The district judge did not consider whether Garner sued in time, although defendants had offered the statute of limitations as one ground on which they could prevail. Garner's opening brief directs its fire against the district court's ruling on the merits. That is entirely appropriate. [**3] But when defendants renewed in this court their argument that the suit is untimely, Garner's lawyer should have addressed it in the reply brief. At oral argument counsel told us that he assumed that, because the district judge did not mention this question, he had prevailed on it conclusively and did not need to worry about it ever again. That is a woeful misunderstanding of appellate practice. Appellees are free to defend their judgments with all arguments properly preserved in the district court, no matter how that court dealt with those arguments. Compare Massachusetts Mutual Life Insurance Co. v. Ludwig, 426 U.S. 479, 48 L. Ed. 2d 784, 96 S. Ct. 2158 (1976), with El Paso Natural Gas Co. v. Neztsosie, 526 U.S. 473, 479, 143 L. Ed. 2d 635, 119 S. Ct. 1430--81 (1999); see also, e.g., Jordan v. Duff & Phelps, Inc., 815 F.2d 429, 439 (7th Cir. 1987).

Although Garner has forfeited any right to contest this ground of affirmance, we looked at the papers filed in the district court to determine whether there might be a sound response to what seems (on reading appellees' briefs) a solid defense. There is not. Counsel staked all on a belief [**4] that plaintiffs have five years to commence § 1983 litigation in Illinois. Yet the limit is two years. See Kalimara v. Illinois Department of Corrections, 879 F.2d 276 (7th Cir. 1989). Federal courts must borrow, for all § 1983 suits, the period that each state uses for personal-injury actions. See Wilson v. Garcia, 471 U.S. 261, 85 L. Ed. 2d 254, 105 S. Ct. 1938 (1985). The Supreme Court added in Owens v. Okure, 488 U.S. 235, 102 L. Ed. 2d 594, 109 S. Ct. 573 (1989), that, when states have multiple personal-injury periods, courts should use the one of most general application. That period, we held in Kalimara (and have reiterated since) is two years in Illinois. See, e.g., Johnson v. Supreme Court of Illinois, 165 F.3d 1140, 1141 (7th Cir. 1999); Ashafa v. Chicago, 146 F.3d 459, 461 (7th Cir. 1998); Palmer v. Board of Education, 46 F.3d 682, 684--85 (7th Cir. 1995).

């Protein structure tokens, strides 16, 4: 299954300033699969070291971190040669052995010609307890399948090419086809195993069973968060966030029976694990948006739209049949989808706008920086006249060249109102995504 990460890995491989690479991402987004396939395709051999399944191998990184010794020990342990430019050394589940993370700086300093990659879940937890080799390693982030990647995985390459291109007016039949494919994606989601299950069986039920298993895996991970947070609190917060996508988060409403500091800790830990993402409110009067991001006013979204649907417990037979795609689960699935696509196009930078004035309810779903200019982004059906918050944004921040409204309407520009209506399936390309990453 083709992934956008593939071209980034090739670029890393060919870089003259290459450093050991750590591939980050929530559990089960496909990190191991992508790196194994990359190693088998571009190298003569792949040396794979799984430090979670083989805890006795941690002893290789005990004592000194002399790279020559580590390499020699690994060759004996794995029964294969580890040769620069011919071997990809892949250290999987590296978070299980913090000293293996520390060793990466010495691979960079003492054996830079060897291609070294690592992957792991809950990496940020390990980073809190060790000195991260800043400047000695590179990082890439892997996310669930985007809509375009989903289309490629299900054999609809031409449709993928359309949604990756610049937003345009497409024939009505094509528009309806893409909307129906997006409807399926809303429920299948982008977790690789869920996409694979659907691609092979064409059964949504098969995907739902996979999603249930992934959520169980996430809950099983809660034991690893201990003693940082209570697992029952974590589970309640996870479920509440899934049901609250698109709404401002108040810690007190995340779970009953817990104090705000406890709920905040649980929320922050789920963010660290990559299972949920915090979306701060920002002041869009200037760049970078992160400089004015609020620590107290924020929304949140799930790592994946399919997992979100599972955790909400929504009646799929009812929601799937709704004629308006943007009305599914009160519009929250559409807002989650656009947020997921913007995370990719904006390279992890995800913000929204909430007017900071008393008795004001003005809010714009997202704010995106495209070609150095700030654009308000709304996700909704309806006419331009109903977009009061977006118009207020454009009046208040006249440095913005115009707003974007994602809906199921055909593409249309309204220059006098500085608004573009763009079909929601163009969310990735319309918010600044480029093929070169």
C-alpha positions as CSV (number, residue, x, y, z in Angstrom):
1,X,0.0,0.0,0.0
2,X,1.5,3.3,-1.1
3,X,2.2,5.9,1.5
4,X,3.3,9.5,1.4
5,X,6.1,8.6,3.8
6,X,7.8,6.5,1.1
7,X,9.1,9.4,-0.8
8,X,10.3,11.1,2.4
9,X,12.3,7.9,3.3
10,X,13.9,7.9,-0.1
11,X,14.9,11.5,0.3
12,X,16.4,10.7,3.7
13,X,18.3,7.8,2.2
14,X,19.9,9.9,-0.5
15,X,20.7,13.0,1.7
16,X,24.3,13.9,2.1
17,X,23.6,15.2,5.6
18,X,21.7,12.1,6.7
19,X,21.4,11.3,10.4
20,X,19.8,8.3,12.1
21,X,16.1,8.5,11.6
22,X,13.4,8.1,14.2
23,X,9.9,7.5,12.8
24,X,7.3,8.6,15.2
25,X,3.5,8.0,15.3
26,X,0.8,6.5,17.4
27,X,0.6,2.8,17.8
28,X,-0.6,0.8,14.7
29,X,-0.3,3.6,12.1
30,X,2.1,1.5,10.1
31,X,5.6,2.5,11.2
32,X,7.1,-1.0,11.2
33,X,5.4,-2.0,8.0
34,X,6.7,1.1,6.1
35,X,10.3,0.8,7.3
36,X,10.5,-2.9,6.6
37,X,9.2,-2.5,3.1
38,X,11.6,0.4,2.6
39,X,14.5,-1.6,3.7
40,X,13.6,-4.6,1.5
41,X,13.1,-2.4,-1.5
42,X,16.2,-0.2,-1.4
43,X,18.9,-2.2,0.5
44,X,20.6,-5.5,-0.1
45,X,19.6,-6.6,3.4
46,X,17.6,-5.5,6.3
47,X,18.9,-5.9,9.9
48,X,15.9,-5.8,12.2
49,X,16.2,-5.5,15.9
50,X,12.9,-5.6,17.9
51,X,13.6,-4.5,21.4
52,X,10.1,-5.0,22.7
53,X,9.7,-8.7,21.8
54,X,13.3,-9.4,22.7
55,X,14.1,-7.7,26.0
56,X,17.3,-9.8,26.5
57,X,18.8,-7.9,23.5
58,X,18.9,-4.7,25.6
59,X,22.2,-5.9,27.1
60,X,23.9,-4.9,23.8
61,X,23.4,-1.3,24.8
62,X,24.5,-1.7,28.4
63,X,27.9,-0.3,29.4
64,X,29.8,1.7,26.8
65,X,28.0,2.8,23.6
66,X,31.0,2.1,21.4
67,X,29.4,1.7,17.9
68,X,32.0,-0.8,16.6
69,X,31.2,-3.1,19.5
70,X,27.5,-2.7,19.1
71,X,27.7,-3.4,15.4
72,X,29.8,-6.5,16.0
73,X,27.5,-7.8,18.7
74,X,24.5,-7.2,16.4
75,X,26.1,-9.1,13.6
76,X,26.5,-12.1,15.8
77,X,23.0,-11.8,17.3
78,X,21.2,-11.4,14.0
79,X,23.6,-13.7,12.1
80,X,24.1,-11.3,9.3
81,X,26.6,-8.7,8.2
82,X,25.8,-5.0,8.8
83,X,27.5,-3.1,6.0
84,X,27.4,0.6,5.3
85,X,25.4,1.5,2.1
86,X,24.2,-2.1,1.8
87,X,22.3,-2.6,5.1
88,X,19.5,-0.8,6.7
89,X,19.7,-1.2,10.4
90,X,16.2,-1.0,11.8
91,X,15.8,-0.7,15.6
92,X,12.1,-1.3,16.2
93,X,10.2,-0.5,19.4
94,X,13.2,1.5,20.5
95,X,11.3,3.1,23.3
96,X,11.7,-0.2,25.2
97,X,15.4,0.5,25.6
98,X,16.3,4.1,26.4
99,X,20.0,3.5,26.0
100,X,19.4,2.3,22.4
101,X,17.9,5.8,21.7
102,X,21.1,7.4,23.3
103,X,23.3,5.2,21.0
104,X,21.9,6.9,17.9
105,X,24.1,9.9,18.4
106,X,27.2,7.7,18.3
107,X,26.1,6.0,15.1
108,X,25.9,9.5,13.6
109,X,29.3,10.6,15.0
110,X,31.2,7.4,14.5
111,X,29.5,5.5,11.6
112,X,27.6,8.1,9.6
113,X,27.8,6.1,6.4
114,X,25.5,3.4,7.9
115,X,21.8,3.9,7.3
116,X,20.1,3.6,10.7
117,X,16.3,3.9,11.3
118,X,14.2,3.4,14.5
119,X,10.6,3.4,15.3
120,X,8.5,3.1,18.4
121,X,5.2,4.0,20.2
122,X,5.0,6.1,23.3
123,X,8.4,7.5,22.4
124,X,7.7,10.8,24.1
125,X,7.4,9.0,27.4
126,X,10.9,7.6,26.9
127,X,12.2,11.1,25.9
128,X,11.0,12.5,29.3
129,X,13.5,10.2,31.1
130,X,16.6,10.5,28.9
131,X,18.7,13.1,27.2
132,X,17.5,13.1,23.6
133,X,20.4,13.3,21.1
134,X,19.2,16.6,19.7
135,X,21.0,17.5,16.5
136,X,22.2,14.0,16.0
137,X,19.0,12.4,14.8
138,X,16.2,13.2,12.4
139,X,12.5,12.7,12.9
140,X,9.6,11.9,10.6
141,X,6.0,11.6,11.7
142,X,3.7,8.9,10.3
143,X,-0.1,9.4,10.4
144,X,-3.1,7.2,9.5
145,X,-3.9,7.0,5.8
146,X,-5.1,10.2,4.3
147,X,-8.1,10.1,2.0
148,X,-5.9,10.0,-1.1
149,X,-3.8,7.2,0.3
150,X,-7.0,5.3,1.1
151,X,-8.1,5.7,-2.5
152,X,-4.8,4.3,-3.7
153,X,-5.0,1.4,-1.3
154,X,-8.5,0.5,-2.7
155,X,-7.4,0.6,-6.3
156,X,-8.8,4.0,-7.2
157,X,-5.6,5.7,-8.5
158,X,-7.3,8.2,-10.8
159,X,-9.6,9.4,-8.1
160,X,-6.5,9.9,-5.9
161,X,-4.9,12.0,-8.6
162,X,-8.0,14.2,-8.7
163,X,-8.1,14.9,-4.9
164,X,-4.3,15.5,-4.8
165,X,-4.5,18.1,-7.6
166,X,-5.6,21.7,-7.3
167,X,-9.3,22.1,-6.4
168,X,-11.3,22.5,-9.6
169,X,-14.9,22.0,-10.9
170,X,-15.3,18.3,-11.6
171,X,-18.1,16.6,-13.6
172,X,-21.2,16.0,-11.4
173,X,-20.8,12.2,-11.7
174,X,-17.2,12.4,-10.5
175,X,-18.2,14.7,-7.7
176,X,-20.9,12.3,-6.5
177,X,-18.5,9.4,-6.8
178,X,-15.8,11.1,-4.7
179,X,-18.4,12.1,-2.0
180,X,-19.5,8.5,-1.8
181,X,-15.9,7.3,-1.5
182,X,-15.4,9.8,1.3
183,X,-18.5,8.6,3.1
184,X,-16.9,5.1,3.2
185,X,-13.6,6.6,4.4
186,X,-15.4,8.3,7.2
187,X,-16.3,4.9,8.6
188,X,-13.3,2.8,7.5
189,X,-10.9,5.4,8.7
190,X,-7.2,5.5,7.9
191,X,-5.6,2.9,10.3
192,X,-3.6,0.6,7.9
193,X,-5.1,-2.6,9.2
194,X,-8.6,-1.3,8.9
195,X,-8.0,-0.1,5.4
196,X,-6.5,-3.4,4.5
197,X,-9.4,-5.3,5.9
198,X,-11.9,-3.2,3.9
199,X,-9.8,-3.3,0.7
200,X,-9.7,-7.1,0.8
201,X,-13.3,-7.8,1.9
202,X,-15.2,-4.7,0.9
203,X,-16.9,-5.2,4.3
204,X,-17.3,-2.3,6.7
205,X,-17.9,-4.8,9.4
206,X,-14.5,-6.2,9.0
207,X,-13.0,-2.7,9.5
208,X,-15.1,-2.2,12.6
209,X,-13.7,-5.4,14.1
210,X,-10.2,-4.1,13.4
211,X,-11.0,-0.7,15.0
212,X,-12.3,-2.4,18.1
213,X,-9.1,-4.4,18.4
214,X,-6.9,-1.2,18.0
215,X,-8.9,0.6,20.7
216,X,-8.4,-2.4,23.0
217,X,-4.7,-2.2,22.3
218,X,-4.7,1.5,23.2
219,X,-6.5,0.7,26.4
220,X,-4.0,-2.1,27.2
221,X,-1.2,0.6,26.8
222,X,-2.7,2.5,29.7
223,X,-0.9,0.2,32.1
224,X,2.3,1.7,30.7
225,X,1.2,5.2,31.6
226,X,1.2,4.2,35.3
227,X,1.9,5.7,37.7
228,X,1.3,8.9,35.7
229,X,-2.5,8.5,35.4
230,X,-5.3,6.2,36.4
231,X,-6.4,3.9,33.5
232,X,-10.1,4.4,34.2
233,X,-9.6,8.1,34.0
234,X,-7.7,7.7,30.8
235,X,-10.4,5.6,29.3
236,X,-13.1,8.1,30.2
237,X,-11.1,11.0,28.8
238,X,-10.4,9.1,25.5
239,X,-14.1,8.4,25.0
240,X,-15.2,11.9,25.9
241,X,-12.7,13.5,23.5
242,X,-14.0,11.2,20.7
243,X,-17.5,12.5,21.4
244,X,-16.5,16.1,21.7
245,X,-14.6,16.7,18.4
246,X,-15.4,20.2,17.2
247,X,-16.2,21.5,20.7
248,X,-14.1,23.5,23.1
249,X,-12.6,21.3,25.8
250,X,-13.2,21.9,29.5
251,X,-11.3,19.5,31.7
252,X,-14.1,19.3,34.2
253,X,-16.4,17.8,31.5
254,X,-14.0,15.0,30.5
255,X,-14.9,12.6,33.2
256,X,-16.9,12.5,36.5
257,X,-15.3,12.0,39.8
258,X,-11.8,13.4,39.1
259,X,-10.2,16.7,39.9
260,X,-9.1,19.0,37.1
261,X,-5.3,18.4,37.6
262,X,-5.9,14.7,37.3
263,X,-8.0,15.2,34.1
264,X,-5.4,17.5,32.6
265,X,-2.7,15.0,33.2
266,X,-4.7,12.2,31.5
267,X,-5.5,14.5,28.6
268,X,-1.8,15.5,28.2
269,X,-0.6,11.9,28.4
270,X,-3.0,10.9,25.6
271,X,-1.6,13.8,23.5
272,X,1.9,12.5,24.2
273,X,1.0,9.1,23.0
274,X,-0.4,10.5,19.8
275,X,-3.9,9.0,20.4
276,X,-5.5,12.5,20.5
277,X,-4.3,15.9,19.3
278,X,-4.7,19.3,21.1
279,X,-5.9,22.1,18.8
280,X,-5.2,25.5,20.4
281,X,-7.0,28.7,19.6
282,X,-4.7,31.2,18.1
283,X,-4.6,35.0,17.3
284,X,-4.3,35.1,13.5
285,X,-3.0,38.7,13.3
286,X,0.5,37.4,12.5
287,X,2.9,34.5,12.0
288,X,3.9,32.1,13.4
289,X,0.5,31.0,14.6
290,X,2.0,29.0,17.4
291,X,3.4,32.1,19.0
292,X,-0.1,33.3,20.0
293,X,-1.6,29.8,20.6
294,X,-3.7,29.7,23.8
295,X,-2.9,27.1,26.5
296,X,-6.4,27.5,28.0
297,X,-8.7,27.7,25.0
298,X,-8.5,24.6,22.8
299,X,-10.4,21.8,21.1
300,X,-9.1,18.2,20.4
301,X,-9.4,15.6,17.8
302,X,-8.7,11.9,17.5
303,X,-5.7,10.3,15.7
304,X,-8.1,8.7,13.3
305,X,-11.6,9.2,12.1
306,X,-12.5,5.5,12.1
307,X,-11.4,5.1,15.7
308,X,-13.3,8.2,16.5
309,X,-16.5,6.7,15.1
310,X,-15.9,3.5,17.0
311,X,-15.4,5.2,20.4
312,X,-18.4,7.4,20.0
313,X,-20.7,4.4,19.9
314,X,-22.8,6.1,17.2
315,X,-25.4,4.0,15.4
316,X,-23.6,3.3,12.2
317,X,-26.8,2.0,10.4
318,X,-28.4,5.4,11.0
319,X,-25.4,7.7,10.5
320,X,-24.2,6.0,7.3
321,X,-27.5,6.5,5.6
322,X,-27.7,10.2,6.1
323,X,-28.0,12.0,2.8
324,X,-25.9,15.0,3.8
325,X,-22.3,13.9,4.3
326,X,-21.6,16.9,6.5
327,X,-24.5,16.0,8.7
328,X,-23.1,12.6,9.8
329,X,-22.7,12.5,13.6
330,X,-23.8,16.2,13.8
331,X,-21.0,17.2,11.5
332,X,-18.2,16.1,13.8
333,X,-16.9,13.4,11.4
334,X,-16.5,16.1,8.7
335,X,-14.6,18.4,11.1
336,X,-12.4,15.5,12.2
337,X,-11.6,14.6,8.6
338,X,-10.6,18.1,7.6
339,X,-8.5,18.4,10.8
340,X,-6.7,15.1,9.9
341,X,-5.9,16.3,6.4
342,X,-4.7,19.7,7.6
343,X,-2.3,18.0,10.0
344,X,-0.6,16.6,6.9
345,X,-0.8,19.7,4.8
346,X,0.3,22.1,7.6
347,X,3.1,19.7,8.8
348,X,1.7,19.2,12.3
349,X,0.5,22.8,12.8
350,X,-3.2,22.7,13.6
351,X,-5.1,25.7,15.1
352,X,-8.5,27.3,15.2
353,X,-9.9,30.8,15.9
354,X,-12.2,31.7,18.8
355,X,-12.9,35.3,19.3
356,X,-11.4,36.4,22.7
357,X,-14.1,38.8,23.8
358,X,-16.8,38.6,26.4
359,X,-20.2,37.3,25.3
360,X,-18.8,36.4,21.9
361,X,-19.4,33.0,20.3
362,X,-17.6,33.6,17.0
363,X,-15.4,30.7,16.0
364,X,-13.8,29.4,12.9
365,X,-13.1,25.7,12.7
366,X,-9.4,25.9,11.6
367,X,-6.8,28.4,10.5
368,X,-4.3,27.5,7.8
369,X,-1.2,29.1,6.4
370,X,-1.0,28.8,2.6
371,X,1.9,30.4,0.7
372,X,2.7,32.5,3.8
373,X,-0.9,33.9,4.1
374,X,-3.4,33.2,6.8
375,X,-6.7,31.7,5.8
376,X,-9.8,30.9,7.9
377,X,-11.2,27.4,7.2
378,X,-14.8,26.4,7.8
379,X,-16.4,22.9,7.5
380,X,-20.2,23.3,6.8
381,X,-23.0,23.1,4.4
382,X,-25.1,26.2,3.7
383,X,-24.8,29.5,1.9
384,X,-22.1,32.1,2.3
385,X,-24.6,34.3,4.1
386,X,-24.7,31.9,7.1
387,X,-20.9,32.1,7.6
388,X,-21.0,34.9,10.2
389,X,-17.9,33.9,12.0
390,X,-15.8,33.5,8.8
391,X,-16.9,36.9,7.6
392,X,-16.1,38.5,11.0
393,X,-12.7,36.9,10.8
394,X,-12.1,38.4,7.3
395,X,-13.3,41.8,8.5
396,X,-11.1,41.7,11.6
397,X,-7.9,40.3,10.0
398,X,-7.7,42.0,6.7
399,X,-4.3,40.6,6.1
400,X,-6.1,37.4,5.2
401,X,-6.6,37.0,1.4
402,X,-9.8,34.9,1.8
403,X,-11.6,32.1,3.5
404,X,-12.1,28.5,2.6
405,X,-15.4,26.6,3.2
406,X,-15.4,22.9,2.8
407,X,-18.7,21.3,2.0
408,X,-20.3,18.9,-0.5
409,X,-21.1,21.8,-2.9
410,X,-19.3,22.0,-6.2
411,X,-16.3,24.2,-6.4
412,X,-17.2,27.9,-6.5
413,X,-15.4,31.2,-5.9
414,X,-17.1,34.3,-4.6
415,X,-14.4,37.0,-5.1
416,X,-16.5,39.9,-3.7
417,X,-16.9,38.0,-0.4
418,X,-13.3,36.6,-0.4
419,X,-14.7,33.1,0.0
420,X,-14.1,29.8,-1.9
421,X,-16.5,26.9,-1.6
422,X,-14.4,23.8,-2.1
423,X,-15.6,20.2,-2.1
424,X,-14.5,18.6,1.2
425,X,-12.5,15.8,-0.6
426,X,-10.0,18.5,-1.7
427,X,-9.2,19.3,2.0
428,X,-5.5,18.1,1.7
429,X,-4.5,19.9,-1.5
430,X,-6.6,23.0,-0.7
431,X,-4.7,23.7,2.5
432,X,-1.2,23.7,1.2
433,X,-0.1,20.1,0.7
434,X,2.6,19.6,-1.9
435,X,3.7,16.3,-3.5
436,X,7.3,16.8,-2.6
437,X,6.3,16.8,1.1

When a § 1983 claim accrues is an issue of federal law, see Sellars v. Perry, 80 F.3d 243, 245 (7th Cir. 1996), and the federal rule is that a claim accrues when the plaintiff knows both the [**5] existence and [*656] the cause of his injury. It is not essential that the plaintiff also know that wrongful conduct occurred. See United States v. Kubrick, 444 U.S. 111, 62 L. Ed. 2d 259, 100 S. Ct. 352 (1979). A plaintiff cannot wait until suspicions have been confirmed or all the loss (here, the death) has come to pass. The period of limitations itself supplies the time required for investigation, the gathering of medical opinions, and quantification of the injury. Shannon and his parents learned on December 22, 1997, that he had stomach cancer. He knew then that he was suffering injury (the cancer) and that the earlier diagnoses had been incorrect. This suit, filed on December 28, 1999, came too late. Accordingly, the judgment of the district court is